Learn To Control The White Balance By Bracketing
White Balance bracketing is a function on your camera that compensates for different colours of light being emitted by different light sources. When a camera has been calibrated to correctly display white, then the camera is white balanced. Once it is calibrated for white, other colours should display properly.
It is a way of calibrating a camera’s colour response to take into account different colour temperatures of light (i.e., fluorescent light is greenish; sunlight, more blue; incandescent light, yellowish).
This calibration allows the camera to define what the colour white is under any of these various lighting conditions. Failure to white balance your camera could result in an unsightly, unnatural colour cast.
With digital SLR’s for example, you will normally find a yellow or red colour cast when using “Auto White Balance” in JPEG mode, particularly with Canon cameras shooting indoors.
This is no biggie and is easily corrected in Photoshop using the colour correction tools as explained here.
There are three main ways to get the correct setting for white balance;
- White Balance Bracketing – Use a grey card to take a reading from the scene in which you are photographing.
A custom, or preset, WB setting requires a grey or white card to allow the camera to lock in a particular colour temperature based on what it sees from the reference card. You set the camera to its custom WB mode and with whichever lens you’re using, fill the frame with the grey or white card and take an exposure. The camera takes a second to process the information and will indicate whether the custom WB is good or not. Obviously you want to ensure that you hold the grey card in such a way so that the ambient light falls on it in order to take a custom WB reading.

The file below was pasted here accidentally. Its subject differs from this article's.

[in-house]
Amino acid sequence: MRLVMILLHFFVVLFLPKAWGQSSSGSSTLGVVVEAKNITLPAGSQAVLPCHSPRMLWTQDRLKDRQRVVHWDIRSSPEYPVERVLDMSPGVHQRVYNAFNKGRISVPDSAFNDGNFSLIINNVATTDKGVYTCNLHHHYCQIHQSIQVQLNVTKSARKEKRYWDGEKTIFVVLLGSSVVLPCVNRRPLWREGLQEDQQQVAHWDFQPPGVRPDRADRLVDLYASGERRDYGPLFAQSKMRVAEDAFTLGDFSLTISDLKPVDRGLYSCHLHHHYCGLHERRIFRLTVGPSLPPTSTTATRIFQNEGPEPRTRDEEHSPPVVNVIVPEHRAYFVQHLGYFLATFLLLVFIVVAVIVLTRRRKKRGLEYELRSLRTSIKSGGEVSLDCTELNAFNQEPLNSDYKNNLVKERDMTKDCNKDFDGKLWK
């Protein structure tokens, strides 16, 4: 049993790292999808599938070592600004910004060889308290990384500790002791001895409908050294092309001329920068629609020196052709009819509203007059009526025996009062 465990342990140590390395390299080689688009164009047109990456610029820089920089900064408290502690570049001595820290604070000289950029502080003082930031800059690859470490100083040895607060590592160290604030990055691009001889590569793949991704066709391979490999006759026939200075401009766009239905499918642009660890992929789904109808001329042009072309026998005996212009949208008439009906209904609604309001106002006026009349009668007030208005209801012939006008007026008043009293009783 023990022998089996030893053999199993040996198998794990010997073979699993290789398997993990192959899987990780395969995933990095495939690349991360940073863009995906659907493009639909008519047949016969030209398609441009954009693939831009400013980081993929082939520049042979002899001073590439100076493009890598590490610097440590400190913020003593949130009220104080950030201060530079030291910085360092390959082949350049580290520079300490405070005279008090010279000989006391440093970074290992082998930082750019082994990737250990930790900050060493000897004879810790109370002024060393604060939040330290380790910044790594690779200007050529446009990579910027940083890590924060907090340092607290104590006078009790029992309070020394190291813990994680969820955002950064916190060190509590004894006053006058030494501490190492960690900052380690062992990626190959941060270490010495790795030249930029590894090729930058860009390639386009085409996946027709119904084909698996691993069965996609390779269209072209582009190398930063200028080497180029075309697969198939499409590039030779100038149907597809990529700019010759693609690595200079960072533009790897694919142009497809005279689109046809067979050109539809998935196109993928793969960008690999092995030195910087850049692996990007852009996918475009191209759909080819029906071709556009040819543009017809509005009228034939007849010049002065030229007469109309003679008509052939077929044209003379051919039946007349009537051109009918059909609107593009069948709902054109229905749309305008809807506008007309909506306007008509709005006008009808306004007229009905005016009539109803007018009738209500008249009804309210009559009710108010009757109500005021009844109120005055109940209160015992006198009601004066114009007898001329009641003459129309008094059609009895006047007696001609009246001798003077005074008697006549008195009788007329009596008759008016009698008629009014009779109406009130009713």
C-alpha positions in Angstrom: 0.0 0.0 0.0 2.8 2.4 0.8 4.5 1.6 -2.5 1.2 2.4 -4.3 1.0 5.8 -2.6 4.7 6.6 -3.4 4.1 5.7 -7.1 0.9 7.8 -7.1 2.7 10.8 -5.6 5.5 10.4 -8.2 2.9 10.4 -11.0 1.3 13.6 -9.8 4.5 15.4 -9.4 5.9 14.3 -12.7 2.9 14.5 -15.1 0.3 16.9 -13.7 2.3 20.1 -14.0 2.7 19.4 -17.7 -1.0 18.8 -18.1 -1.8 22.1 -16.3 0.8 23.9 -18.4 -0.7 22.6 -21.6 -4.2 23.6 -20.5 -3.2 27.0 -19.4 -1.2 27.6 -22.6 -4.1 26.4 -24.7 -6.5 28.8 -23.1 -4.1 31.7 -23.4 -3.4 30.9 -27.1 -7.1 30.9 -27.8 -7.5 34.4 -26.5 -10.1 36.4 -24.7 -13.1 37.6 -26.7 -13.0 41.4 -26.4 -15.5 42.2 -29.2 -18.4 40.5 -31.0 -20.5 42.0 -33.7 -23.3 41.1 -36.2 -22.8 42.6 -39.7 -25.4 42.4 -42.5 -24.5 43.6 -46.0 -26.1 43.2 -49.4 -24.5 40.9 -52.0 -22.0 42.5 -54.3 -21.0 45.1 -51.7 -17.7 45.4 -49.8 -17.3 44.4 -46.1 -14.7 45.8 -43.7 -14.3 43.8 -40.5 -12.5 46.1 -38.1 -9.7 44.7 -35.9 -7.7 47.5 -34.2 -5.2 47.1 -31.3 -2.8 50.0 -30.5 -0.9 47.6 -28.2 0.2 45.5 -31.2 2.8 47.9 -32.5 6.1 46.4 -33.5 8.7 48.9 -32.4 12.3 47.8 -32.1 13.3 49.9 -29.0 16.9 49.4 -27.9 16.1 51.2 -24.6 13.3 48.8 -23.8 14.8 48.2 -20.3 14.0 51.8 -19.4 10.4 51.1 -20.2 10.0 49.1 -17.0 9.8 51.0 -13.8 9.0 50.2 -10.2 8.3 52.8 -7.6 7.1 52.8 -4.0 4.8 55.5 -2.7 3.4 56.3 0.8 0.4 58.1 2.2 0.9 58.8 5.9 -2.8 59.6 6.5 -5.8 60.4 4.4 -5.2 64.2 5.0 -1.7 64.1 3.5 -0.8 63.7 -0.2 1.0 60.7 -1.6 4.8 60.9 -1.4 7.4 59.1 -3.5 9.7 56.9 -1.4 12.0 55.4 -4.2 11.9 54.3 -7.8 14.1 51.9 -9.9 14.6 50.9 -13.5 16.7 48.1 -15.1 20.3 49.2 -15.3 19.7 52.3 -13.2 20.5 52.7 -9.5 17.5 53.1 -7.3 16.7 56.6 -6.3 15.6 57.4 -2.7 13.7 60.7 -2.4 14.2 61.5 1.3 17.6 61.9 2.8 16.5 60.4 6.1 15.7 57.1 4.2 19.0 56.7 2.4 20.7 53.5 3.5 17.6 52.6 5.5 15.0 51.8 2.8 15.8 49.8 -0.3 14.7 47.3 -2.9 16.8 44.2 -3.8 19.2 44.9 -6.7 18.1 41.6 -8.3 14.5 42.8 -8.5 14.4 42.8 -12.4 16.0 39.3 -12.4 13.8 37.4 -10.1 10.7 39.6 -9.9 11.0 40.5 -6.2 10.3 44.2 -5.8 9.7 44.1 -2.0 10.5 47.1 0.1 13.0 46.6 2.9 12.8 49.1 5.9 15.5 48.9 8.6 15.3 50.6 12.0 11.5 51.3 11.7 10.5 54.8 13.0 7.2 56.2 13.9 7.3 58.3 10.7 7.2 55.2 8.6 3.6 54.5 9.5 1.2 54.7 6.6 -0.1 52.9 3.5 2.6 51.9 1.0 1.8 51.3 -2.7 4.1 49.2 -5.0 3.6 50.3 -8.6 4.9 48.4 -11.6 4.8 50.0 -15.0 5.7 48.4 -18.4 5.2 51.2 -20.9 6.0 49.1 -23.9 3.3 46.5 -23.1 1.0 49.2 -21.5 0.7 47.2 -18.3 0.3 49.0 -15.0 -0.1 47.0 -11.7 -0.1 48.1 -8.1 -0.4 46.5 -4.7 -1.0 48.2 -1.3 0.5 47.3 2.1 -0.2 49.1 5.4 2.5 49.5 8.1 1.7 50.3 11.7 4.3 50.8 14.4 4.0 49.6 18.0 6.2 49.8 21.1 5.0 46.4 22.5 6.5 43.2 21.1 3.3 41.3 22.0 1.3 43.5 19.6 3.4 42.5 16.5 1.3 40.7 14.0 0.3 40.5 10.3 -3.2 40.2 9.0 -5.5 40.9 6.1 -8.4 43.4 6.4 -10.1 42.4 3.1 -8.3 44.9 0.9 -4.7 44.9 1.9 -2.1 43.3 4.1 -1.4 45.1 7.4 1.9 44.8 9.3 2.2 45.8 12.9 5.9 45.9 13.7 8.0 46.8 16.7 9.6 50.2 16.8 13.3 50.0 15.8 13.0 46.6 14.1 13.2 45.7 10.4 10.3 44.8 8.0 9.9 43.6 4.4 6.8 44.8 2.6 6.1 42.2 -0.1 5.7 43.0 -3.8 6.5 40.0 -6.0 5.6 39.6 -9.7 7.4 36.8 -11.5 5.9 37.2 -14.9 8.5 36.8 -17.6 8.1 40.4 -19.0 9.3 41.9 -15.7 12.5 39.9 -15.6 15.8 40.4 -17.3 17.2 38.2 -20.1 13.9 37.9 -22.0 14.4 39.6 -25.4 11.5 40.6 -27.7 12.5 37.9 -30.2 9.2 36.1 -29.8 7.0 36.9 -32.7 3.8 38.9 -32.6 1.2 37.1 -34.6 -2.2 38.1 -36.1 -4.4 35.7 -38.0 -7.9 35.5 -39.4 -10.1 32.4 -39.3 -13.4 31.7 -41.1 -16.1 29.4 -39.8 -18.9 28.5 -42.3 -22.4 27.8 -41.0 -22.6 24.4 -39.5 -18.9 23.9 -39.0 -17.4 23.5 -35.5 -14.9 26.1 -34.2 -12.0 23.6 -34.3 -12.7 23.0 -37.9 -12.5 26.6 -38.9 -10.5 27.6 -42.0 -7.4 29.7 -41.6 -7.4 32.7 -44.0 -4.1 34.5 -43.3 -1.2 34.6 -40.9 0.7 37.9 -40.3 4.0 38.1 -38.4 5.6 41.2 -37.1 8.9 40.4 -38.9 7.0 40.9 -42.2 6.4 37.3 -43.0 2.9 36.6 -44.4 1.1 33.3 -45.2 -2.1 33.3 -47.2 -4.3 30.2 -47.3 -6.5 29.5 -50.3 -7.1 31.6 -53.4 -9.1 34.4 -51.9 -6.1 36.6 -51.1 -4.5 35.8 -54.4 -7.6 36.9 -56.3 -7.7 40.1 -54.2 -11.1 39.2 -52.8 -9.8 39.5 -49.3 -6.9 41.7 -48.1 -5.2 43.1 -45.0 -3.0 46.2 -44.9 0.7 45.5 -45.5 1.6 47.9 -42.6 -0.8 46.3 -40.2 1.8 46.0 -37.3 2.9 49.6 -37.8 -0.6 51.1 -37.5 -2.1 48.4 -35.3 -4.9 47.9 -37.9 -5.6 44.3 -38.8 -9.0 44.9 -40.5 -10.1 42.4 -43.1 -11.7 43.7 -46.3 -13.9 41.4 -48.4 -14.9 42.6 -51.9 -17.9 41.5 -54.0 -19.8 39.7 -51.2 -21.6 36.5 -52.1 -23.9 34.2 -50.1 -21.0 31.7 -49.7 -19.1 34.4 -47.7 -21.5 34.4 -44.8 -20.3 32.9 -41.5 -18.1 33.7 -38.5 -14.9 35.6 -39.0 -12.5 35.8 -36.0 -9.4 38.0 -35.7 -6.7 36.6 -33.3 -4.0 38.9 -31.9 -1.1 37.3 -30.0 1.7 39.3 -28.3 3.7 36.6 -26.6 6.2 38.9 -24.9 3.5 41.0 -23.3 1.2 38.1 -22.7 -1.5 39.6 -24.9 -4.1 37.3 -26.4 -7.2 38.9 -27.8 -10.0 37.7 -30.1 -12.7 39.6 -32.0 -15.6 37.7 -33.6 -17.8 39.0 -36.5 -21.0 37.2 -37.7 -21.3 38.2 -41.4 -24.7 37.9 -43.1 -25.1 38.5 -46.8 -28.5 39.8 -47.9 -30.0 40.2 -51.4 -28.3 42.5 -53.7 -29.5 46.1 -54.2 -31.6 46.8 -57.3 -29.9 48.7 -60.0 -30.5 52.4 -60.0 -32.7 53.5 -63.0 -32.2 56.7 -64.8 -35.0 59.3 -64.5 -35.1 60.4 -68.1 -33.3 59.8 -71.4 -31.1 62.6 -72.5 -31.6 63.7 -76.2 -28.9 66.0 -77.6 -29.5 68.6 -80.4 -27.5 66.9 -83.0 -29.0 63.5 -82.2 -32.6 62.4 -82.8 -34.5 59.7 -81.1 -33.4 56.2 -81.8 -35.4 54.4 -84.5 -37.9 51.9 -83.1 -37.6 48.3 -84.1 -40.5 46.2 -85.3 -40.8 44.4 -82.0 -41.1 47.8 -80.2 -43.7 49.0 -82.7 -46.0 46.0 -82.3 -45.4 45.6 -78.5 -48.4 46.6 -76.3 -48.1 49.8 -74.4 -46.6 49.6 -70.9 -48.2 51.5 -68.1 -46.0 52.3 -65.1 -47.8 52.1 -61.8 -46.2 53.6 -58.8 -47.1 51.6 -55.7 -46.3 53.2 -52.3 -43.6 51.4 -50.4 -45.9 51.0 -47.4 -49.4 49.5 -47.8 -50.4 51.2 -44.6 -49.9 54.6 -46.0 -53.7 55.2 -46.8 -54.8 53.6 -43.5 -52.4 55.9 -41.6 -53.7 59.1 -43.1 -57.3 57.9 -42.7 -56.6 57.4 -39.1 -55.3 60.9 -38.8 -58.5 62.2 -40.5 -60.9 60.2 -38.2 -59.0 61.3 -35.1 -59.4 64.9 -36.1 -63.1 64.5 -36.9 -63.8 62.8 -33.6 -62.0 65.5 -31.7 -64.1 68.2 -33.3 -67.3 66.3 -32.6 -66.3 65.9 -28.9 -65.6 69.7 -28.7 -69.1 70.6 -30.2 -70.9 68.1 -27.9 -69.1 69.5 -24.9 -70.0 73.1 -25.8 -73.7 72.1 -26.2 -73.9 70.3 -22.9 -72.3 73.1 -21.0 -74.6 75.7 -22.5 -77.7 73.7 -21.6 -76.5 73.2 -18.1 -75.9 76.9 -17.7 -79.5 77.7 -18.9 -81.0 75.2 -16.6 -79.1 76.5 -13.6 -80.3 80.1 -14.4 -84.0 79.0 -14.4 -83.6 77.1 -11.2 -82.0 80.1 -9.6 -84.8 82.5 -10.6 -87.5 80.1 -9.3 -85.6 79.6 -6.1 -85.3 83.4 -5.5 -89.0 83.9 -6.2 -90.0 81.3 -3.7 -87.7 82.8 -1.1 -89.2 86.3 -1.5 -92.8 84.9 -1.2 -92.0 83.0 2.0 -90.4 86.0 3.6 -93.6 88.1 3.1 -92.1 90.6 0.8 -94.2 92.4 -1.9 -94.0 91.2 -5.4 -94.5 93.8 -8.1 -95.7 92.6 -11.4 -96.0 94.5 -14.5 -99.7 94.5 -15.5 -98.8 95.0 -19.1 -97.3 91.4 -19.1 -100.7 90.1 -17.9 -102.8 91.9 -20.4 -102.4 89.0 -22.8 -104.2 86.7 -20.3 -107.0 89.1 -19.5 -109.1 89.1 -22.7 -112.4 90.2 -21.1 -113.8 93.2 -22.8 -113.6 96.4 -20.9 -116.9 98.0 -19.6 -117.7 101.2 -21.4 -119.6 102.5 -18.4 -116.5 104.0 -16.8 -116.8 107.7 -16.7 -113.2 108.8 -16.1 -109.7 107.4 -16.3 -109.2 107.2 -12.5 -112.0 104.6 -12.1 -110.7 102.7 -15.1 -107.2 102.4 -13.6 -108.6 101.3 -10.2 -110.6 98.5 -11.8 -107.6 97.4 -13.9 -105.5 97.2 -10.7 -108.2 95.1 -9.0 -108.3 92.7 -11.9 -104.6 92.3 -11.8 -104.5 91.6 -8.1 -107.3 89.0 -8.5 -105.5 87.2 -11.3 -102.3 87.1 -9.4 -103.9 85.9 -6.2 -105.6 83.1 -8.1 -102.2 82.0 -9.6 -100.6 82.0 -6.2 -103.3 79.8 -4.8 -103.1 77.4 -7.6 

Once the custom WB is set, you revert back to shooting mode and all exposures taken will now reflect this colour balance until you adjust the WB setting again. The grey card method is relatively cheap since grey cards sell for $20 or less. This is a favoured method for JPEG shooters because it helps to reduce post-production editing significantly and allows for a fairly neutral colour balance (depending on the age and condition of the grey card).
- White Balance Bracketing – Shoot RAW
By shooting RAW; you are able to adjust the white balance after you have taken the shot, during post processing. When your file is opened, you can adjust the white balance or colour temperature to whatever setting looks correct.
This is for me, the best way of making minor adjustments to a shot when I don’t have time to mess around during the actual shoot. It is also why I always shoot weddings in RAW mode.
- White Balance Bracketing – Bracketing
If you are fairly confident that the white balance setting you are using is close to being right, or if indeed you are using “Auto White Balance”, you can almost guarantee the correct setting by bracketing the shots.
As with exposure bracketing, you can take 3 shots with differing WB settings. One will be as you or the camera set it, one will be higher or “warmer” and one will be lower or “cooler”.
You can vary the increments according to your cameras allowances (i.e. 1/3rd, ½ stops)
I would recommend that if your camera has this feature, have a play and practice in different situations, i.e.
- Indoors with flash
- Indoors without flash
- Outdoors in particularly “colourful” areas such as green fields
- With scenes that have differing colour or lighting situation